The books under review focus on the long eighteenth century and are a small selection of a growing stream of publications examining, inter alia, the rise of political economy as a ‘trans-European science’. These volumes are also either implicitly or explicitly analysing the intertwined nature of political economy and empire. Published in 2013, The Political Economy of Empire in the Early Modern World set out to explicitly and comparatively explore the interactions between the ‘new’ discipline of political economy and Europe’s ‘new’ overseas interests. The editors were in all likelihood responding to the challenge posed by Samuel Moyn’s and Andrew Sartori’s Global Intellectual History – published the same year – to combat Eurocentricity by reassessing the European-ness of political economy through applying a ‘global lens’.15 The two other volumes under review, Commerce and Peace in the Enlightenment and The Politics of Commercial Treaties in the Eighteenth Century, both published in 2017, respond to new insights in intellectual and political history and seek to respectively reassess central ideas to the ‘Enlightenment’ and the nature of commercial treaties. The implications of these studies, however, are far-reaching. Analysing the relationship between the diverse forms of European empire-building project and the production, emulation, adaptation, and circulation of ideas on how to govern the body politic and its overseas territories is difficult and has already given rise to a great deal of debate. For instance, Sophus Reinert’s emphasis on the protectionist measures taken by European states in the brutal competition for global power is reigniting the debate on (neo-)mercantilism and rattling the intellectual foundations of the nineteenth-century ‘liberal world order’.16 Although quite insular, these debates are far from over, and will have consequences for other, related historiographies such as the Great Divergence and the Rise of the West – historically the domain of (global) social and economic historians.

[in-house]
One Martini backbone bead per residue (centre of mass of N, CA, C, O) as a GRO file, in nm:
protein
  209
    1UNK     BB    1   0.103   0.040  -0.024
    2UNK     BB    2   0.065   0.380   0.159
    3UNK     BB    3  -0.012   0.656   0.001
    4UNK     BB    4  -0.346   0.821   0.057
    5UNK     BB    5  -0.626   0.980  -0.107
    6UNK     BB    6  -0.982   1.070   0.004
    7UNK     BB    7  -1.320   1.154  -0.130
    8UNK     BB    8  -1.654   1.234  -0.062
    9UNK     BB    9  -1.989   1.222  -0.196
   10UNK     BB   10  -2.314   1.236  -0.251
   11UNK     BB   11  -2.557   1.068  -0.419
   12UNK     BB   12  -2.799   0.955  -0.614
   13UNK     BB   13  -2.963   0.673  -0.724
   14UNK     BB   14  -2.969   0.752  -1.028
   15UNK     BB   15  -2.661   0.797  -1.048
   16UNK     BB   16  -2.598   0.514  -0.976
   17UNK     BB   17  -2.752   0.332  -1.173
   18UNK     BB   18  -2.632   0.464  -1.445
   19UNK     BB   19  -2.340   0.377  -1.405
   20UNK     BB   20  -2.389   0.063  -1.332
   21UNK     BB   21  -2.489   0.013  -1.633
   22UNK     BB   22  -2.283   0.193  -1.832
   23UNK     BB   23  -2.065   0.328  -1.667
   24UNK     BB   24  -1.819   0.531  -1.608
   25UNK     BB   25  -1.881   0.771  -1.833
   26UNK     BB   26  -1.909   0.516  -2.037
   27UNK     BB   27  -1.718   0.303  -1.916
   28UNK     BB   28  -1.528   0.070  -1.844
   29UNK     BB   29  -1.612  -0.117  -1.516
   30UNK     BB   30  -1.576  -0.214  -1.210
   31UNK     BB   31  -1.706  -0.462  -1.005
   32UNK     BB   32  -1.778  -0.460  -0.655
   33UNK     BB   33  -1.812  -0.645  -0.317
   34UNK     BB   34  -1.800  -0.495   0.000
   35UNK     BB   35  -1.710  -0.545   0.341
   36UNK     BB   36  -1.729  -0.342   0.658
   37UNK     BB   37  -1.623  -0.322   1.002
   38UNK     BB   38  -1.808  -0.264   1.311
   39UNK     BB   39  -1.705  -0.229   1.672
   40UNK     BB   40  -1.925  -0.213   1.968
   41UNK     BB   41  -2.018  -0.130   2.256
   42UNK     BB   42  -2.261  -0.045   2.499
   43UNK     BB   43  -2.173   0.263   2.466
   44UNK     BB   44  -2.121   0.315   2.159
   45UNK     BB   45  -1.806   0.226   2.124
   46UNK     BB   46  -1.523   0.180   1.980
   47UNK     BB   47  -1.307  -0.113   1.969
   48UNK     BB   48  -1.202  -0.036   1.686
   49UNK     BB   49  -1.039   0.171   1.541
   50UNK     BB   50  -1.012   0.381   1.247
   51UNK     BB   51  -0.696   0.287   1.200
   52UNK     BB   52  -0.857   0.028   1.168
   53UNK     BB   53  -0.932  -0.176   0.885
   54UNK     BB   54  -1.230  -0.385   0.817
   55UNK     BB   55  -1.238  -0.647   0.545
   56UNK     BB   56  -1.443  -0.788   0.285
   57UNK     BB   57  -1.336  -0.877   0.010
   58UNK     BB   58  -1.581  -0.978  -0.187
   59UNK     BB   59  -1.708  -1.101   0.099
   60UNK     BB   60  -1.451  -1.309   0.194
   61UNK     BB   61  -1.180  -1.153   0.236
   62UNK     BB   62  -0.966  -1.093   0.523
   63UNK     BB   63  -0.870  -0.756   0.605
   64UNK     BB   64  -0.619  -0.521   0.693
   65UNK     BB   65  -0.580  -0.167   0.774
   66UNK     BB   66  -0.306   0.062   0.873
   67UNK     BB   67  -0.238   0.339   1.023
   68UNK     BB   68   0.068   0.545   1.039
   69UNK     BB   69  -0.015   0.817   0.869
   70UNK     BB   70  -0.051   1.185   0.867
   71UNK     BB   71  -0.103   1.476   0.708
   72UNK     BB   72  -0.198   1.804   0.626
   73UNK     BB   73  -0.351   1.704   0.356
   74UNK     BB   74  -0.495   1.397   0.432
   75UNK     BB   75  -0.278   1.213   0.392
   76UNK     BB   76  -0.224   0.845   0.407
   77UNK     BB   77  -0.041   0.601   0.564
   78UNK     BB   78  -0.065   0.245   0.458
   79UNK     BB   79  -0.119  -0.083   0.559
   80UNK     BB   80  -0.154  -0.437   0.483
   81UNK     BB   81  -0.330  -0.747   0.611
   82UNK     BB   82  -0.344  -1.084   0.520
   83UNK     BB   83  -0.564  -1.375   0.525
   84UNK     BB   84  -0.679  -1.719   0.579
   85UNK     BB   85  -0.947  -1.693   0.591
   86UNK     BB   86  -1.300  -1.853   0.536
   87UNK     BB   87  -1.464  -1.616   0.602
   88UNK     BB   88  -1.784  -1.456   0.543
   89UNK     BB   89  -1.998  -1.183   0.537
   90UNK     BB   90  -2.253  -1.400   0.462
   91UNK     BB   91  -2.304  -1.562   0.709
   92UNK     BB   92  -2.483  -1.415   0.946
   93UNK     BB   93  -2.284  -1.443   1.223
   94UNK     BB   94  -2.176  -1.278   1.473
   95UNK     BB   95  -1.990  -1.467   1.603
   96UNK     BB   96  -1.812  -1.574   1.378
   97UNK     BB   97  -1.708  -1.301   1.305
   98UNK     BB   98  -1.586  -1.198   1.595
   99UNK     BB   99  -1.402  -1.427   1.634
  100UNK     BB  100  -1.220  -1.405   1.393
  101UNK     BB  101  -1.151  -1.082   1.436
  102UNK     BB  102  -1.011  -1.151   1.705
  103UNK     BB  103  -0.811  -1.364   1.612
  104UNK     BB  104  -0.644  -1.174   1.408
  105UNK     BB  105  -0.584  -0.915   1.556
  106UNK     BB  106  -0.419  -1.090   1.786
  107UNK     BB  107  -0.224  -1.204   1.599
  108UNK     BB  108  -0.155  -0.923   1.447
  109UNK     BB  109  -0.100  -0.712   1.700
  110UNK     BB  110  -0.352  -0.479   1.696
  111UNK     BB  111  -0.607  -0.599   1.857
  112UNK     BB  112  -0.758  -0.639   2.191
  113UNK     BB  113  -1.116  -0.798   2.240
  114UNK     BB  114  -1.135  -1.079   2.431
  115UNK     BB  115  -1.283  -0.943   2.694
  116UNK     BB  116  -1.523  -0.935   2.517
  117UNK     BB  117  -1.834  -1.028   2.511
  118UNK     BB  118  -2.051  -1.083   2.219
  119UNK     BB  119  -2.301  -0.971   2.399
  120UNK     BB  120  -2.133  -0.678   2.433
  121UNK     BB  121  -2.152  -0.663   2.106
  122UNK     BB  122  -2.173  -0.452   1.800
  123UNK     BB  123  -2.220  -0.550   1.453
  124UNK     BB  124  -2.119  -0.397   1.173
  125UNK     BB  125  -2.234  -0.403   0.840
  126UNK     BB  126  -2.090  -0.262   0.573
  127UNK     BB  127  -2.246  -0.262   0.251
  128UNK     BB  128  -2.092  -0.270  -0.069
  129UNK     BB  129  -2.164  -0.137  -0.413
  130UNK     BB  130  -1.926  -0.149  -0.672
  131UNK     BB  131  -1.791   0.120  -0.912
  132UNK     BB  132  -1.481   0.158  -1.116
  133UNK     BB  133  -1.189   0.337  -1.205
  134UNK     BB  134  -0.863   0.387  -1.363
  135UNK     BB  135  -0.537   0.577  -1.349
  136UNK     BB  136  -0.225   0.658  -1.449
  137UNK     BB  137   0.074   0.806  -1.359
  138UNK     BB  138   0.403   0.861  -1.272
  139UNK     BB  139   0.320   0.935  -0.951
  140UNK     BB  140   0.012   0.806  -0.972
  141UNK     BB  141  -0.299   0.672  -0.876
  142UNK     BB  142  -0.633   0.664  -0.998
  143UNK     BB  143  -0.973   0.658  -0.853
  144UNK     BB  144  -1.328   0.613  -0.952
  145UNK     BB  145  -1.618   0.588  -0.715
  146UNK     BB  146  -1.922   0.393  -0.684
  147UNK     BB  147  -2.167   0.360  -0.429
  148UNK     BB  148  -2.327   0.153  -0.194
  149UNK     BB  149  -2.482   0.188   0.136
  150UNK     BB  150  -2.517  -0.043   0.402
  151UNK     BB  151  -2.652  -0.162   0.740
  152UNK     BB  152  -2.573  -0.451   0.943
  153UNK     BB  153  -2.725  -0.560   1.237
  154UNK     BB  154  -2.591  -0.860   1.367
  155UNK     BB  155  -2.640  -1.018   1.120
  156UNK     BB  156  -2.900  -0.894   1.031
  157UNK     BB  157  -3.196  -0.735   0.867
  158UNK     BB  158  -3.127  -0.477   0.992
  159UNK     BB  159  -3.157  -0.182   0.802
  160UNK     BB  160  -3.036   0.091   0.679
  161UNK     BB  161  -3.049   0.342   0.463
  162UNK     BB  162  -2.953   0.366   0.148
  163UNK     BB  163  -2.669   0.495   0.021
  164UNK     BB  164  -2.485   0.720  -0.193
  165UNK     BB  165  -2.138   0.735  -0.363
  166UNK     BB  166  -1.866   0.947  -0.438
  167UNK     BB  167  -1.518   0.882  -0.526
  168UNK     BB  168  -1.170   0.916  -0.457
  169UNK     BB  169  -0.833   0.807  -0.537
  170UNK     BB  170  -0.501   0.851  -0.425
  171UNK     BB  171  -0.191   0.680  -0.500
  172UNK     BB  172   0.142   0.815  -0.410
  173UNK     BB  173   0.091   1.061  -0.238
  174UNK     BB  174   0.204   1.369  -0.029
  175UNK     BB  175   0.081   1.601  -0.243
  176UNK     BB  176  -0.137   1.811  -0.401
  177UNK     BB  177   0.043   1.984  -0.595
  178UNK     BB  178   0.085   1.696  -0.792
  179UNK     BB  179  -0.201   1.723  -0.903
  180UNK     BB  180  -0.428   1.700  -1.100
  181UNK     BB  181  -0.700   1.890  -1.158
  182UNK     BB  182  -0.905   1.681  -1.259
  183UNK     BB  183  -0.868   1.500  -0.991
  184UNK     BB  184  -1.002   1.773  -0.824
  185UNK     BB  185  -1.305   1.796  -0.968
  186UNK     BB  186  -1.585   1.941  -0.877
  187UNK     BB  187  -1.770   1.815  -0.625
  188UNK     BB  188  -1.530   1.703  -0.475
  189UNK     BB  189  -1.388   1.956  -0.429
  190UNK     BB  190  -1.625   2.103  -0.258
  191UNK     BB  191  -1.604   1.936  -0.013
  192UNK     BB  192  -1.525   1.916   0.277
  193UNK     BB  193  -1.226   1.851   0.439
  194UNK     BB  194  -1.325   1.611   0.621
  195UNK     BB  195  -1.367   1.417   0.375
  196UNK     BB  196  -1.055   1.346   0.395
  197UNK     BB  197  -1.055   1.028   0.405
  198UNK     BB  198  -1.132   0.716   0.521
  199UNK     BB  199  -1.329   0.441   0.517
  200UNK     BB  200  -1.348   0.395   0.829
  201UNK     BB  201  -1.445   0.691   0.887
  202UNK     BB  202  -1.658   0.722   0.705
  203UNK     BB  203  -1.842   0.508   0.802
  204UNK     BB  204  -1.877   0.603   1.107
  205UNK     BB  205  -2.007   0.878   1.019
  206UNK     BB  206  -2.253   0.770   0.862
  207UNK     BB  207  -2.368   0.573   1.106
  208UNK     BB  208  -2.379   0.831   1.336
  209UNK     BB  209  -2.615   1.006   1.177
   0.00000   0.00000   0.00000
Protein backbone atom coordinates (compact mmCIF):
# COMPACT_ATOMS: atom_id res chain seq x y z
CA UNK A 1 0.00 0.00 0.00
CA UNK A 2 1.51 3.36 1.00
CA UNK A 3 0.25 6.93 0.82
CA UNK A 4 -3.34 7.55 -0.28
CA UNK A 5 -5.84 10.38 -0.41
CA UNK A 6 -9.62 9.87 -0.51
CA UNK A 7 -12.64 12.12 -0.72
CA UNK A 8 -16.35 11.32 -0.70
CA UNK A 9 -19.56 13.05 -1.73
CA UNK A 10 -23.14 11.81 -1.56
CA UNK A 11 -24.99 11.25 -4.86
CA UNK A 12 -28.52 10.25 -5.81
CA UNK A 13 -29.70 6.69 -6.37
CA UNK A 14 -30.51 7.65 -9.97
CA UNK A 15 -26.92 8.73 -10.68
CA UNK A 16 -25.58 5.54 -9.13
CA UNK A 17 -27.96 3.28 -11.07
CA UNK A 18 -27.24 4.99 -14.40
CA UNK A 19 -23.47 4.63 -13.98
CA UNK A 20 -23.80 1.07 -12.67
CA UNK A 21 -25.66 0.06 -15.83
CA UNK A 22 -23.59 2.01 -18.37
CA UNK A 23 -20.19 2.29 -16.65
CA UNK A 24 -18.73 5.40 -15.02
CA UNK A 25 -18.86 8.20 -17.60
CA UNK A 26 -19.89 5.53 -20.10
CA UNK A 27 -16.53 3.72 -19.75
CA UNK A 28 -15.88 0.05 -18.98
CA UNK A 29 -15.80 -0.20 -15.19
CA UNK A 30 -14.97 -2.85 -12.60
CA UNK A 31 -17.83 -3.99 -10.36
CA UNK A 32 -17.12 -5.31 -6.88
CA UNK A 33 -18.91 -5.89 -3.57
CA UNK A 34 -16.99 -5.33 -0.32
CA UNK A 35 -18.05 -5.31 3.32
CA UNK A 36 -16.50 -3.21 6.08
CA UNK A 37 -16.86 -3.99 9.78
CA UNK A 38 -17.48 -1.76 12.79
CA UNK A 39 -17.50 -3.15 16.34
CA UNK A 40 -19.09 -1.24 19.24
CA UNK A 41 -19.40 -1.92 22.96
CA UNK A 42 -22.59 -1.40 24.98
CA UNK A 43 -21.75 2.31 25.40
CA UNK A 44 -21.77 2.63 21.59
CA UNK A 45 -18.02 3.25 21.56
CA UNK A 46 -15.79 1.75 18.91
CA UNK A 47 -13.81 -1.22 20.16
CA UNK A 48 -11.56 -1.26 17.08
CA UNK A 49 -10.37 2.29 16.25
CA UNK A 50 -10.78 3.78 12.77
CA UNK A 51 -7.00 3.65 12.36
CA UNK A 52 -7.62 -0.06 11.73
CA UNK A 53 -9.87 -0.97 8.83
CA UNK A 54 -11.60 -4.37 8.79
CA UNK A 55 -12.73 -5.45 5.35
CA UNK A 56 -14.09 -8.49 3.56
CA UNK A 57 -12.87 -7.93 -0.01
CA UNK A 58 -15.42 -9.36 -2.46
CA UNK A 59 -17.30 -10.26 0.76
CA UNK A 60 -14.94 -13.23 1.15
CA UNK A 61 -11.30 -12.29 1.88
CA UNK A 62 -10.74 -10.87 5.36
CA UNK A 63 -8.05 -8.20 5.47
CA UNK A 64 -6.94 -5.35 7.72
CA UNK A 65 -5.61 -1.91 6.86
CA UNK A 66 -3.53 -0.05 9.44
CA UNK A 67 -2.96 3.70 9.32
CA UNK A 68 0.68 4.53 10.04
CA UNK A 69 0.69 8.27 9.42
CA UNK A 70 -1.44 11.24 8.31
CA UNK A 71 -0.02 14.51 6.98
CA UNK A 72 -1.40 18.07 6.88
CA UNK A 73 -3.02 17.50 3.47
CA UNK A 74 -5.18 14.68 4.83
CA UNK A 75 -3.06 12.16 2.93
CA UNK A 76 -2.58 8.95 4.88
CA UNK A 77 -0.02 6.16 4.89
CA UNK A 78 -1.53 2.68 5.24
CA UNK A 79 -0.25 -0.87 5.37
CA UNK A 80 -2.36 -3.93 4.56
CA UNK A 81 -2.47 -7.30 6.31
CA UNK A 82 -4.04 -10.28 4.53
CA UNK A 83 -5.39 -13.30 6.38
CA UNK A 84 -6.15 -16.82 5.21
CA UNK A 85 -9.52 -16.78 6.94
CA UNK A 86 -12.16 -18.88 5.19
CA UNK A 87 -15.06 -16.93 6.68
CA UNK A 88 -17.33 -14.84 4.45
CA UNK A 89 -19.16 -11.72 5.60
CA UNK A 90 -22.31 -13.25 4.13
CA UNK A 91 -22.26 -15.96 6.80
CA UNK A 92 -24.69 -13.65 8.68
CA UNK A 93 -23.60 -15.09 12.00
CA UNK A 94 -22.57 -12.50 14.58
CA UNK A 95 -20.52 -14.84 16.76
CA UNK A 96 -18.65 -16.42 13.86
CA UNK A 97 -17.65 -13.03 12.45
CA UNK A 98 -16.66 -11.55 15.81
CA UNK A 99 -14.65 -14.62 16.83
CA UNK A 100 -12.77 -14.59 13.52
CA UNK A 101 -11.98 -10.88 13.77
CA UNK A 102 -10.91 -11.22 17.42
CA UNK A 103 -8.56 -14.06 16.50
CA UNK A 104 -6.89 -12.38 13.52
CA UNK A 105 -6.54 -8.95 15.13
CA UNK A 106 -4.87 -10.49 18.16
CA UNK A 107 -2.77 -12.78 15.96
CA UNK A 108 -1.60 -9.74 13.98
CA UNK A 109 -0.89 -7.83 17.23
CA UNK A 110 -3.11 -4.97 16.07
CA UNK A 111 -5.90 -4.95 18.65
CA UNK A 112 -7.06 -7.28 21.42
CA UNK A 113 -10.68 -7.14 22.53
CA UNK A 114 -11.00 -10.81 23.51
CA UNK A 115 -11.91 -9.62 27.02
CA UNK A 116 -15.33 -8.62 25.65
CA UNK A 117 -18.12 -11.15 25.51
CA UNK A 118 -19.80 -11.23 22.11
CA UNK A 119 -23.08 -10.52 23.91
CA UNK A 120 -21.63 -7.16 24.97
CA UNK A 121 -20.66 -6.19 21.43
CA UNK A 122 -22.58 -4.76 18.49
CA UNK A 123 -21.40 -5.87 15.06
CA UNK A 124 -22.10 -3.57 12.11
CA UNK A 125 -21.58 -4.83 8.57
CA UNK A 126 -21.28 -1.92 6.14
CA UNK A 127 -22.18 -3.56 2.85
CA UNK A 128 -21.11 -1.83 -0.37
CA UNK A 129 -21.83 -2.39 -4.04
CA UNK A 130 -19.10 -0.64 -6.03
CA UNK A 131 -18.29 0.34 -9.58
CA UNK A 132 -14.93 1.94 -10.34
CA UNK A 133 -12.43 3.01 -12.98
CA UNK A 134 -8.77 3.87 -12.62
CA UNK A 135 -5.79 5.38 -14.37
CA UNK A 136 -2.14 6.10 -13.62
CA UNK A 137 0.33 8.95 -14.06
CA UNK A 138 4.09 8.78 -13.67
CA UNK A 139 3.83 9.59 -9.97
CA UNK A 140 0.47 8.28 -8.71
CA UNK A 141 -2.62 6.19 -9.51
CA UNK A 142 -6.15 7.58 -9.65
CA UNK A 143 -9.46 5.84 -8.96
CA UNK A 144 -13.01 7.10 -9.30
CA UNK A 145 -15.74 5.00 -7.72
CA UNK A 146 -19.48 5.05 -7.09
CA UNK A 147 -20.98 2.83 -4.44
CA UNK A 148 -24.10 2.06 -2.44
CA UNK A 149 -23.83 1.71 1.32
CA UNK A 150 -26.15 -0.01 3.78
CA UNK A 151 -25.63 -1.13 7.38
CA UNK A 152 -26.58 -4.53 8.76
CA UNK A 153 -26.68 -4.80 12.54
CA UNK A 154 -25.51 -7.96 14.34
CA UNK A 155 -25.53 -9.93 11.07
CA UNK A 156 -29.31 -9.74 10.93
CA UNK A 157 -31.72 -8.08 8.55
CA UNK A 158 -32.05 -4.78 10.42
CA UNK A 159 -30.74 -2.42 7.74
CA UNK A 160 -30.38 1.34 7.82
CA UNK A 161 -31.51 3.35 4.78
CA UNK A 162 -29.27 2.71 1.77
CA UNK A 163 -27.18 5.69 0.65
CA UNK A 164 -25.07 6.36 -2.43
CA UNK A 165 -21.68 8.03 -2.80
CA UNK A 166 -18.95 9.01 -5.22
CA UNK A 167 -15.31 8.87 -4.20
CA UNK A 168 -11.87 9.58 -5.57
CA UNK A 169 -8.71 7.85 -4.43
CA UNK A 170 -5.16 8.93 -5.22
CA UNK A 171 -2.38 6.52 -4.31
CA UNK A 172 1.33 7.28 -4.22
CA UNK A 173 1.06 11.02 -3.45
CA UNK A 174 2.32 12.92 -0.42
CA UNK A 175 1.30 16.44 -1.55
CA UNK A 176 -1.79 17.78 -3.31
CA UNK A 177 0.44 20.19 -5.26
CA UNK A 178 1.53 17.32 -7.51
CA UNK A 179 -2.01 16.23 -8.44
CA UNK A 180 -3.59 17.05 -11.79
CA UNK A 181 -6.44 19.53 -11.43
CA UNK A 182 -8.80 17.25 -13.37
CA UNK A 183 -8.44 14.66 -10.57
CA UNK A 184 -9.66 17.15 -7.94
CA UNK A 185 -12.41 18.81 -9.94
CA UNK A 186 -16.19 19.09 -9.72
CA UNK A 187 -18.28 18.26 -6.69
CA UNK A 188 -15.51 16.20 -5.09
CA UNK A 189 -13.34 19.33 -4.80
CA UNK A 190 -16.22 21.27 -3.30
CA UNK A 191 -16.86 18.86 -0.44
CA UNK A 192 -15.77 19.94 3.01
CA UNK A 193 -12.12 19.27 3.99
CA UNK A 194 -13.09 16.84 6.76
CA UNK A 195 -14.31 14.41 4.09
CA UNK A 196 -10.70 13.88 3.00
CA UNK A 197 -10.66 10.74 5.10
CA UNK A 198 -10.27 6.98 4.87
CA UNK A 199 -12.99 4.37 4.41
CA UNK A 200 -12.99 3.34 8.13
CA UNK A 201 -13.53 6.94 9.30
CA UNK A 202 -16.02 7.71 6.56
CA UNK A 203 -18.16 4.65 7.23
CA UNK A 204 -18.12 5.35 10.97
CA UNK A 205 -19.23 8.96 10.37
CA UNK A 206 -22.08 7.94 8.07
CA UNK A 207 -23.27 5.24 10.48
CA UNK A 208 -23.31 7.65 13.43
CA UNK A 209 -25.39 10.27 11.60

So far, these debates have enjoyed a limited but steadily growing following in Dutch academia.17 In view of intellectual and imperial historians delving into historical problems relating to the social, cultural, economic, and political mechanisms that underlie global and globalizing systems, there is indeed ample reason to familiarise ourselves with this new and exciting literature. The eclectic and innovative insights these scholars bring to the table have provided the means to restart and overhaul the classical debates on empire and political economy on substantively new terms. This is all the more applicable now that both the rise of political economy and early modern empires are increasingly studied through a global lens. Owing to the intellectual, colonial, and economic centrality of the Dutch Republic in global history, Dutch academia has much to gain from becoming well-versed and participating in these debates.18

Mission Statement. The Political Economy of Empire

The first book under review, The Political Economy of Empire in the Early Modern World, stood out in that the editors, Sophus Reinert and Pernille Røge, sought to show how economic policy was rooted in a trans-­European science and how that science, political economy, responded to problems associated with empire.19 Its inception was the result of a renewed interest for the interplay between political economic ideas and the rise of European overseas empires, and part of a broader and on-­going ‘global turn’ in the subfield of intellectual history. By reconnecting the divergent historiographies of intellectual and imperial history, the authors were the first to embed the creation of the trans-European science of political economy within a context of early modern empire.